Use of biodiesel can lower the balance point temperature in diesel particulate filters (DPF) compared to Ultra Low Sulfur Diesel, and can cause a measurable increase in the regeneration rate of the DPF, according to data from the first phase of a study by the National Renewable Energy Laboratory and Cummins presented at DEER 2006.
The balance point temperature (BPT) is the temperature of the DPF at which the amount of soot that is accumulating in the filter equals the amount that is oxidizing off. If the BPT is lower than the general exhaust temperature, then no active regeneration is needed to clear the filter. Conversely, if the BPT is higher than the general exhaust temperature, active regeneration of the filter—an artificial, higher temperature burn—is necessary.
The researchers found that the BPT was lower by 45° C for a B20 blend and by 112° C for B100, compared to ULSD fuel. They also found that the measurable increase in regeneration rate of the DPF was not accompanied by significant differences in NOx emissions, which suggests that inherent differences in soot reactivity are primarily responsible for the observed differences in BPT and regeneration rate.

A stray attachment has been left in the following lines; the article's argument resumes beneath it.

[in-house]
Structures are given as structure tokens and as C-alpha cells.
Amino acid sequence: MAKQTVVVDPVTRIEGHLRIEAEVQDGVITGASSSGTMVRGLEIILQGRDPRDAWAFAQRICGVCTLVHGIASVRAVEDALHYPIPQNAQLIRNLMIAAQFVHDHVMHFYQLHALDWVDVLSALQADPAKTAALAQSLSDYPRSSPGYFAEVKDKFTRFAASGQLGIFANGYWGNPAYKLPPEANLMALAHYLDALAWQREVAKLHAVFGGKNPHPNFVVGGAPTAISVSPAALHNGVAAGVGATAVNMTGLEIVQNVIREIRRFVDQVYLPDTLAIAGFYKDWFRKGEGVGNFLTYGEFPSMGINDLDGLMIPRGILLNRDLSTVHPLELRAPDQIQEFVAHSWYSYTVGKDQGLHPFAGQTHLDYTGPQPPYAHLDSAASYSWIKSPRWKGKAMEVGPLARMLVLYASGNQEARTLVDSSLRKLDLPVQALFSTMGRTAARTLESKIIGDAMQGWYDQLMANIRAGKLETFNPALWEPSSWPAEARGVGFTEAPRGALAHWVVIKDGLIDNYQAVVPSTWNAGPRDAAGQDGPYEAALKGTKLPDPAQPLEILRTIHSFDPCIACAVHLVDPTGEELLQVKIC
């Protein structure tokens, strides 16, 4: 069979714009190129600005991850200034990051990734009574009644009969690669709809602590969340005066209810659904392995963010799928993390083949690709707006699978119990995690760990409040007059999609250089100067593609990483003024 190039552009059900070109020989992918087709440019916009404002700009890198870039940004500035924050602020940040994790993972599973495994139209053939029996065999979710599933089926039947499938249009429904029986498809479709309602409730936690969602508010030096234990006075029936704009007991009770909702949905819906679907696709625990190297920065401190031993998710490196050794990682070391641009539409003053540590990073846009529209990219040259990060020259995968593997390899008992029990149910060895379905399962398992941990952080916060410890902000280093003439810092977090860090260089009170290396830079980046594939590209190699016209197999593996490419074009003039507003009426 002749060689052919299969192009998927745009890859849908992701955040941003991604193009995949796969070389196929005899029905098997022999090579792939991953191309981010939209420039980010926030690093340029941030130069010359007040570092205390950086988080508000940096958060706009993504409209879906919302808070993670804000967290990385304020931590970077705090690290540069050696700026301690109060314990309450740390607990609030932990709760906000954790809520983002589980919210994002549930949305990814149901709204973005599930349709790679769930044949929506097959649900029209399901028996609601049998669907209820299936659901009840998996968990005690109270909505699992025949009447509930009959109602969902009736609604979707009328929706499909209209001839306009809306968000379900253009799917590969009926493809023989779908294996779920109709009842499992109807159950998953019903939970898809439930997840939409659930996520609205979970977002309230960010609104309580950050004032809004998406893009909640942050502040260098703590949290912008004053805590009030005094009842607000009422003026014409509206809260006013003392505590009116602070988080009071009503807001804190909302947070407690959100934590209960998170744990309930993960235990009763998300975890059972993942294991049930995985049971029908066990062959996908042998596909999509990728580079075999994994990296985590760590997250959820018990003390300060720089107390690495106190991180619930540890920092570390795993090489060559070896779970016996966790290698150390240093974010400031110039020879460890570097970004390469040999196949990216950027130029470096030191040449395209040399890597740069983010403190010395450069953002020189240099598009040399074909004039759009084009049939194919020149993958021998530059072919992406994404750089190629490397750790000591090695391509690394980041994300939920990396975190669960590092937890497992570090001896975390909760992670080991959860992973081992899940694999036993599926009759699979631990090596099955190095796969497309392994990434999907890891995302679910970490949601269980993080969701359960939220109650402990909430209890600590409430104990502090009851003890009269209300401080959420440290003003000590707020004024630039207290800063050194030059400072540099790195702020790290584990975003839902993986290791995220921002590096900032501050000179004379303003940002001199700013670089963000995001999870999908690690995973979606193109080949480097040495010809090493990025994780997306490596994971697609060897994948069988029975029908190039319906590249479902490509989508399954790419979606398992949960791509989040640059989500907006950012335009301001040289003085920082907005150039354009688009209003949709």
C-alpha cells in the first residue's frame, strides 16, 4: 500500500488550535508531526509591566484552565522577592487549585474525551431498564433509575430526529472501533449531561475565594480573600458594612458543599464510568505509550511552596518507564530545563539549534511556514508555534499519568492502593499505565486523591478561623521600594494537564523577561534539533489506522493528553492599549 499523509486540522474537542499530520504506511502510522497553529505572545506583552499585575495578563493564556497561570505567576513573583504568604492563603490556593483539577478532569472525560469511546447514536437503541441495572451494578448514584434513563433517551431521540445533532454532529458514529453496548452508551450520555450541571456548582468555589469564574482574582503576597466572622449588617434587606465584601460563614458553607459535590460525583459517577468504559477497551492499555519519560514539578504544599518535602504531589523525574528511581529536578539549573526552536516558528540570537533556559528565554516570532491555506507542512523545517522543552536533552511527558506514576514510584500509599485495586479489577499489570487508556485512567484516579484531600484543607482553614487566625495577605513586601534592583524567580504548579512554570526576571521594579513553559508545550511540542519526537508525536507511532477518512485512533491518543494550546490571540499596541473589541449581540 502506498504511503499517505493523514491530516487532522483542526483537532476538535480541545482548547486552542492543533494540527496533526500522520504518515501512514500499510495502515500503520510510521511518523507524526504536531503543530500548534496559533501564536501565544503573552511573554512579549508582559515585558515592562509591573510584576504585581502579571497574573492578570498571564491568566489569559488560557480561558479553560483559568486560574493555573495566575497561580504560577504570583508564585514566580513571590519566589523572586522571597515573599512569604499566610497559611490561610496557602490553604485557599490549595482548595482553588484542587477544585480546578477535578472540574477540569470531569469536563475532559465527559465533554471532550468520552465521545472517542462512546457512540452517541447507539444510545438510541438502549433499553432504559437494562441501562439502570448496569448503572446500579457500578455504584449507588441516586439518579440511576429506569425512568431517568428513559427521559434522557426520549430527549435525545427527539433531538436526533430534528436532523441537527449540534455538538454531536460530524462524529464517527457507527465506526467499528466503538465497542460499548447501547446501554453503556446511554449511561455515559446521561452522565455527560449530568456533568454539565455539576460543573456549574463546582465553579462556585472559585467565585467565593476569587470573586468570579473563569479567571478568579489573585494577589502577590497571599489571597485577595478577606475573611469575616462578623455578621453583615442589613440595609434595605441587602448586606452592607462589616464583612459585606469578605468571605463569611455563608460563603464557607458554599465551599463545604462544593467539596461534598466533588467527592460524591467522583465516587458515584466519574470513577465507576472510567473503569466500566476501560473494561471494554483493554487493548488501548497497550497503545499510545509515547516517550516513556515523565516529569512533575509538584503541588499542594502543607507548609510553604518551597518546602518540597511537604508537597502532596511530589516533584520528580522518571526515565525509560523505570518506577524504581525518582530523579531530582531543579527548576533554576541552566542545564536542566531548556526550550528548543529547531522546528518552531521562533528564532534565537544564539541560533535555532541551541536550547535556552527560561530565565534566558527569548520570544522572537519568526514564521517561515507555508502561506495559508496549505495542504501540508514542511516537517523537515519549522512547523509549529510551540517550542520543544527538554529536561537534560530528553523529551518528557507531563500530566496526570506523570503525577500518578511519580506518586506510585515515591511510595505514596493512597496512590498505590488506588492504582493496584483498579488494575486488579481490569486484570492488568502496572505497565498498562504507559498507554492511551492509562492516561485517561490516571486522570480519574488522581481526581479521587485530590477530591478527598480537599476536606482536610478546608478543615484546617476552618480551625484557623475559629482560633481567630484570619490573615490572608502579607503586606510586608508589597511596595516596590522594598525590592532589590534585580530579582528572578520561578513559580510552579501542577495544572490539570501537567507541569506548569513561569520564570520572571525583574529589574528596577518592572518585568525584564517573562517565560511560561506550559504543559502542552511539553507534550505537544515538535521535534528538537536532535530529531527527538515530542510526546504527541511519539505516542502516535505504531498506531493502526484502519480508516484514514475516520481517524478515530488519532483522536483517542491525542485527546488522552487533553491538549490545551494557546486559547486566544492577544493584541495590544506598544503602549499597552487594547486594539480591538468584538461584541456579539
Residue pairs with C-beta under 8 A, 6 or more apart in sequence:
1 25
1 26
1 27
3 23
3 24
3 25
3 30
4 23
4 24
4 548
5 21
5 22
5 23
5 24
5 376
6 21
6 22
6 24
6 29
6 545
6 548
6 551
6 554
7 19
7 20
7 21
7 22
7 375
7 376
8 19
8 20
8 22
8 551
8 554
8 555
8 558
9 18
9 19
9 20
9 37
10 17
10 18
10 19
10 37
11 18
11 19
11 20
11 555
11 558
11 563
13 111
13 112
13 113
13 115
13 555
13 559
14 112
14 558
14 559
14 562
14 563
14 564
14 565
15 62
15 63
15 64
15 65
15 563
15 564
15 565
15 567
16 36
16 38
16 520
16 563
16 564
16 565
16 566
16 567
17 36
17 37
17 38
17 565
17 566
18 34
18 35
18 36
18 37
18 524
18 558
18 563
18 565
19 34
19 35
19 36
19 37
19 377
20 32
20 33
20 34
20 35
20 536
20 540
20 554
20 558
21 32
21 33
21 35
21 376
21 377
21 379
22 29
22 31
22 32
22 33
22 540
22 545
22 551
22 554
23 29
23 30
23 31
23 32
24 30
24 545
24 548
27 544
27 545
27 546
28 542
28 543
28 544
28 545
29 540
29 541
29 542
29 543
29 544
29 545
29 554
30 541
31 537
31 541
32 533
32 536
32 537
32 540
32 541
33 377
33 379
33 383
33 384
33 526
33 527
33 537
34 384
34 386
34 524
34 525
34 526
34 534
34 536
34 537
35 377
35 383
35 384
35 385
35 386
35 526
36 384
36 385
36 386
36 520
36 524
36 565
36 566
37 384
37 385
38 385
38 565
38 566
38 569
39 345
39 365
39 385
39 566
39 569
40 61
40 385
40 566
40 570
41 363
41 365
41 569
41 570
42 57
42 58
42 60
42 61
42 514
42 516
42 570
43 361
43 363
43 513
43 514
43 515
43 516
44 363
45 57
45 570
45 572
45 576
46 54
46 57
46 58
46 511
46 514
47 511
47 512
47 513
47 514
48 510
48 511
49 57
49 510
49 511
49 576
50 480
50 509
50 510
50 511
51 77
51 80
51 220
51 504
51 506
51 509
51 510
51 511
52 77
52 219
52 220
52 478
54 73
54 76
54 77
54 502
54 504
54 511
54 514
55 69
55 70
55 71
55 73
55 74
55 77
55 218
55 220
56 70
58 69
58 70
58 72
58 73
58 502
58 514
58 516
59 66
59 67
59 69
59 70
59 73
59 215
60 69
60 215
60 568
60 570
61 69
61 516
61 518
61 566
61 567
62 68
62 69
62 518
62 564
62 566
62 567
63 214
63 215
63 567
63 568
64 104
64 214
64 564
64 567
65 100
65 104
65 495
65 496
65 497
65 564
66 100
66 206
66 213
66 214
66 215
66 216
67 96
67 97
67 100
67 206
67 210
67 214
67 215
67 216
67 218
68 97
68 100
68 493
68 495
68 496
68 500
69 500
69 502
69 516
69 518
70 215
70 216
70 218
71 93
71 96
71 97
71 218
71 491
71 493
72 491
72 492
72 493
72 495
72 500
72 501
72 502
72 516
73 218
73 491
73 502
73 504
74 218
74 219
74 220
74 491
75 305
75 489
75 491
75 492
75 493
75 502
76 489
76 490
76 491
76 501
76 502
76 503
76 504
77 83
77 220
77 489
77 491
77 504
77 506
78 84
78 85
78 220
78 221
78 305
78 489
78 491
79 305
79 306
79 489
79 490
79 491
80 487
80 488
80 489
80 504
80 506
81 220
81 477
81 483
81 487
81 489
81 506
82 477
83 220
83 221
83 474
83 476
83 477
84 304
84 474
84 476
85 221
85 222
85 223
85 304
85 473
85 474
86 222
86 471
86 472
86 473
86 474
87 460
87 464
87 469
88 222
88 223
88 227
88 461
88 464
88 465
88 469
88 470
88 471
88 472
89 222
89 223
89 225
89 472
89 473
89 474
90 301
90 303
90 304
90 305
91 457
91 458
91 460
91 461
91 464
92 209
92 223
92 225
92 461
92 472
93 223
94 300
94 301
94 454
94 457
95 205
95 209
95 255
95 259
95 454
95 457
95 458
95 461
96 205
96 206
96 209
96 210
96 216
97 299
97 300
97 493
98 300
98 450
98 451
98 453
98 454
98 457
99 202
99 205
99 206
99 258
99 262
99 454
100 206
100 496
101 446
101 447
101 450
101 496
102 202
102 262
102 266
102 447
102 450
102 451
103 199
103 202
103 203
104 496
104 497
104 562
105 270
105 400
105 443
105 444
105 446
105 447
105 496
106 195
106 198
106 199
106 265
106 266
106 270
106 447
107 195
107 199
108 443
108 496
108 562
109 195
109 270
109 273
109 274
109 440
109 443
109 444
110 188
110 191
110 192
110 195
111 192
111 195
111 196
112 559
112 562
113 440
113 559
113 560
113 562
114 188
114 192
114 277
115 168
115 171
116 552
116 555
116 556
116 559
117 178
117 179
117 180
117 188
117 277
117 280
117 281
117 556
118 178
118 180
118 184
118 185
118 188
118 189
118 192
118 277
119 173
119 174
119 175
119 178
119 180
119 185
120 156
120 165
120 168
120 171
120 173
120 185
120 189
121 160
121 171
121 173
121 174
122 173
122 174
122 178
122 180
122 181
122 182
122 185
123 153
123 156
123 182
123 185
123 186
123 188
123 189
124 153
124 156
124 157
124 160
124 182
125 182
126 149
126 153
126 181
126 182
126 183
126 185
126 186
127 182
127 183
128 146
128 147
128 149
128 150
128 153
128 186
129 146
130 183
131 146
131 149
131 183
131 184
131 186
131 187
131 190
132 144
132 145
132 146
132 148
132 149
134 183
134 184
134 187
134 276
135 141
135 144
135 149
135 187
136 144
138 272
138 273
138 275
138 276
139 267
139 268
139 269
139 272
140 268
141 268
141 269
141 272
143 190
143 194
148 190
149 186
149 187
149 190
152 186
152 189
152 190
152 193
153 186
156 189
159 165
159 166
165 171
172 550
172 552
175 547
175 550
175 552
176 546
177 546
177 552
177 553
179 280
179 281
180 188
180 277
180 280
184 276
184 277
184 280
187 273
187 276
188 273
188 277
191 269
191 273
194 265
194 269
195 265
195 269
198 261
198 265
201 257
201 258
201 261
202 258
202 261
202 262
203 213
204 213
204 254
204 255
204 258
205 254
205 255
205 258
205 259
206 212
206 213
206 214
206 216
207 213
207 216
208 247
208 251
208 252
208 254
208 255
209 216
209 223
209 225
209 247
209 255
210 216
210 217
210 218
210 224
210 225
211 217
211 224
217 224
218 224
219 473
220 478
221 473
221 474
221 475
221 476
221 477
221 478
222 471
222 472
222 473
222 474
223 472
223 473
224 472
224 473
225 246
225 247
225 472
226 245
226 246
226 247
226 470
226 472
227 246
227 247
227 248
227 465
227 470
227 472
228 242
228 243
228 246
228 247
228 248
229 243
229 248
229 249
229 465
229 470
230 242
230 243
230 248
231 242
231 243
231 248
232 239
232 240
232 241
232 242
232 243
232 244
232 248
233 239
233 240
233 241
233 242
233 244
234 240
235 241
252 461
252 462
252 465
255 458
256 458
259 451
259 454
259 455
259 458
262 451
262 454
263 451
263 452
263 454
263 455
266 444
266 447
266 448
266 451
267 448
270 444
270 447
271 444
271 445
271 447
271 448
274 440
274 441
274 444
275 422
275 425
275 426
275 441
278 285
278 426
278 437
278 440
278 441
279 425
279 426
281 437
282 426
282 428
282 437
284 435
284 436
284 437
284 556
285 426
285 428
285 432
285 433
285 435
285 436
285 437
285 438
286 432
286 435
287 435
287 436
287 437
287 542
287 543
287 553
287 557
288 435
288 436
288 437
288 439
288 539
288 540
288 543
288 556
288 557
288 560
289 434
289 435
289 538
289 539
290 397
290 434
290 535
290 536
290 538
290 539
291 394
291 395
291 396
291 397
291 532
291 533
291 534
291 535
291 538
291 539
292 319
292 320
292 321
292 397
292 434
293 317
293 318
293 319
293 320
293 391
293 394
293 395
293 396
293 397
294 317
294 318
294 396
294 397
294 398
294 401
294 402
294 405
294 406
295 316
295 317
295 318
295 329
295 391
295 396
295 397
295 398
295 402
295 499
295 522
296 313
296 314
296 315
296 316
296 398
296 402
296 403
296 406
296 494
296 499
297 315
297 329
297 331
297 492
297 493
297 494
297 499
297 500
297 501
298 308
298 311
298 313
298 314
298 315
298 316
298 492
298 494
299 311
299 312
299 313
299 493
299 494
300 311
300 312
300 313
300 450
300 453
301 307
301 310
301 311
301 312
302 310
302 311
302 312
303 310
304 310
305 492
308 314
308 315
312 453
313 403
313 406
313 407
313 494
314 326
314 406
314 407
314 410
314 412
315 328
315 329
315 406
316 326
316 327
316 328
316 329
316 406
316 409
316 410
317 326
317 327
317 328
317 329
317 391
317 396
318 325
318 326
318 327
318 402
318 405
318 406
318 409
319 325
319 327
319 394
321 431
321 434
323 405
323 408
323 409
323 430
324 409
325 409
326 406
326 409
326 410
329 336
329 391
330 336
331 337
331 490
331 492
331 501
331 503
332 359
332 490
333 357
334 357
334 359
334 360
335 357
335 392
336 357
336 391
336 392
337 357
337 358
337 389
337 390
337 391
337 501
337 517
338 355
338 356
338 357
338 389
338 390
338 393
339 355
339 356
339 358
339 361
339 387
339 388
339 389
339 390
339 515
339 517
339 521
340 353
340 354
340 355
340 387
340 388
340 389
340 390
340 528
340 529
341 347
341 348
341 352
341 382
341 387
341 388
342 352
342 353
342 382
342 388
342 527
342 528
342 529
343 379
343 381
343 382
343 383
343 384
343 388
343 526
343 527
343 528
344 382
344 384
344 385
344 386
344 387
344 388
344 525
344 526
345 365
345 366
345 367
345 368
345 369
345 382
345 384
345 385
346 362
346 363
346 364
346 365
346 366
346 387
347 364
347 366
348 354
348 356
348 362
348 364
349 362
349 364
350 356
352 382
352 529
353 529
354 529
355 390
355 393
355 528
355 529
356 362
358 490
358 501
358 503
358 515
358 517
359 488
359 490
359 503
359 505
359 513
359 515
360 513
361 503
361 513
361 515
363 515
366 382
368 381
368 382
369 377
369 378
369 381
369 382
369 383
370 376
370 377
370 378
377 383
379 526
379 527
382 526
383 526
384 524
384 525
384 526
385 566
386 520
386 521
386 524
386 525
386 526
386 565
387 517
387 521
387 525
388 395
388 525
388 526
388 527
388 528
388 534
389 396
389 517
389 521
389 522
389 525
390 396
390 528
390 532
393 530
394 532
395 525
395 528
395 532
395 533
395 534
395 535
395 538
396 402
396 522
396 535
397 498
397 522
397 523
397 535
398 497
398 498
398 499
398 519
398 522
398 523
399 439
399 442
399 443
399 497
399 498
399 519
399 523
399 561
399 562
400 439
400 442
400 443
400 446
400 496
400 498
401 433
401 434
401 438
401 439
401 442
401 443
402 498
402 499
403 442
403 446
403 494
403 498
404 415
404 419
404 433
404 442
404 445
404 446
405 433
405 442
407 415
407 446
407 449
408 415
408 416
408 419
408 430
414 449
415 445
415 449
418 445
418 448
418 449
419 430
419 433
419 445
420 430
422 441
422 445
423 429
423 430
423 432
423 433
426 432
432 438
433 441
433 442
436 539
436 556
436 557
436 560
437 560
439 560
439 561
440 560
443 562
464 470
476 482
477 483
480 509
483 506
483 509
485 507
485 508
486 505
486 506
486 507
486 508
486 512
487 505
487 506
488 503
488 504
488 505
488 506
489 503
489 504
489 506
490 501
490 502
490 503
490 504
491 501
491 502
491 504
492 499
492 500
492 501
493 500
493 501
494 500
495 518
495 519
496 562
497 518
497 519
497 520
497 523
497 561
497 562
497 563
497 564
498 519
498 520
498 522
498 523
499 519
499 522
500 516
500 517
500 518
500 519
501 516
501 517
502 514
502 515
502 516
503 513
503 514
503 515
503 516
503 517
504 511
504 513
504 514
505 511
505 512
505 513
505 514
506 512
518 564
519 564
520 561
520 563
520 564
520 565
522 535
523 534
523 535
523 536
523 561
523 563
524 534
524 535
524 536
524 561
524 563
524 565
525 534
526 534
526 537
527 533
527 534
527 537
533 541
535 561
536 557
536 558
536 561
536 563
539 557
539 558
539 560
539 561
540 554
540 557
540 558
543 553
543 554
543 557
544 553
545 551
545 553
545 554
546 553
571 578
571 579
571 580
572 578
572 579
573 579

The team characterized the soot from the various fuels by a variety of methodologies, and found that use of biodiesel produces a much more disordered soot structure containing higher levels of oxygen, and that the soot for biodiesel fuels is much more reactive in oxygen than diesel soot.
By not only validating the compatibility of biodiesel blends with advancing aftertreatment technology but by also showing a benefit, this work paves the way for wider adoption of biodiesel blends in on-road heavy-duty diesels. Such vehicles are required by the 2007 particulate emissions standards to use DPF technology.
This first phase of the study was using steady-state conditions, and a 2002 engine certified to 2004 emissions levels. The second phase will move to a 2007-compliant engine and aftertreatment system, and test under transient conditions.